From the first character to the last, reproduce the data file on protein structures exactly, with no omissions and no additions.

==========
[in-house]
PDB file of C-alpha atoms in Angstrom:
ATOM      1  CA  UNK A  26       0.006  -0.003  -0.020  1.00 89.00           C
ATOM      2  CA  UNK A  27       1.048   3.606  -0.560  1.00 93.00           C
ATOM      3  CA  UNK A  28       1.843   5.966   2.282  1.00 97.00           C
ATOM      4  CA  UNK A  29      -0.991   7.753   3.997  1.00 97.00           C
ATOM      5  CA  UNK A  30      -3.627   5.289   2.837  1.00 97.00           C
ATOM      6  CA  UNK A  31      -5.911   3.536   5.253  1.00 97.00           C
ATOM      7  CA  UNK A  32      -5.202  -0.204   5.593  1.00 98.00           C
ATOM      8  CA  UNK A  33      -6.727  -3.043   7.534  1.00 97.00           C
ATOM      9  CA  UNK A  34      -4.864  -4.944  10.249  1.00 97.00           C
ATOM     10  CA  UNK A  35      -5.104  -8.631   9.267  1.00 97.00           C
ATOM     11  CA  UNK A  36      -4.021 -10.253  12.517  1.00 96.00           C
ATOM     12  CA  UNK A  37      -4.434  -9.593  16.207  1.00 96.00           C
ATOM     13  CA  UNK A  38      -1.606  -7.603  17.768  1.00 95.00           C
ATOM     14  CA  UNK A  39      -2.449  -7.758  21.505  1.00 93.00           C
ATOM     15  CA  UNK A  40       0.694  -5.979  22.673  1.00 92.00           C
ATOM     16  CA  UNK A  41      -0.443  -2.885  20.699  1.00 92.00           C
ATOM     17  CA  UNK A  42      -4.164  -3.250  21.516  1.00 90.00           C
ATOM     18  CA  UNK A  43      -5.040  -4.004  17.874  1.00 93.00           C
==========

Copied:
[in-house]
PDB file of C-alpha atoms in Angstrom:
ATOM      1  CA  UNK A  26       0.006  -0.003  -0.020  1.00 89.00           C
ATOM      2  CA  UNK A  27       1.048   3.606  -0.560  1.00 93.00           C
ATOM      3  CA  UNK A  28       1.843   5.966   2.282  1.00 97.00           C
ATOM      4  CA  UNK A  29      -0.991   7.753   3.997  1.00 97.00           C
ATOM      5  CA  UNK A  30      -3.627   5.289   2.837  1.00 97.00           C
ATOM      6  CA  UNK A  31      -5.911   3.536   5.253  1.00 97.00           C
ATOM      7  CA  UNK A  32      -5.202  -0.204   5.593  1.00 98.00           C
ATOM      8  CA  UNK A  33      -6.727  -3.043   7.534  1.00 97.00           C
ATOM      9  CA  UNK A  34      -4.864  -4.944  10.249  1.00 97.00           C
ATOM     10  CA  UNK A  35      -5.104  -8.631   9.267  1.00 97.00           C
ATOM     11  CA  UNK A  36      -4.021 -10.253  12.517  1.00 96.00           C
ATOM     12  CA  UNK A  37      -4.434  -9.593  16.207  1.00 96.00           C
ATOM     13  CA  UNK A  38      -1.606  -7.603  17.768  1.00 95.00           C
ATOM     14  CA  UNK A  39      -2.449  -7.758  21.505  1.00 93.00           C
ATOM     15  CA  UNK A  40       0.694  -5.979  22.673  1.00 92.00           C
ATOM     16  CA  UNK A  41      -0.443  -2.885  20.699  1.00 92.00           C
ATOM     17  CA  UNK A  42      -4.164  -3.250  21.516  1.00 90.00           C
ATOM     18  CA  UNK A  43      -5.040  -4.004  17.874  1.00 93.00           C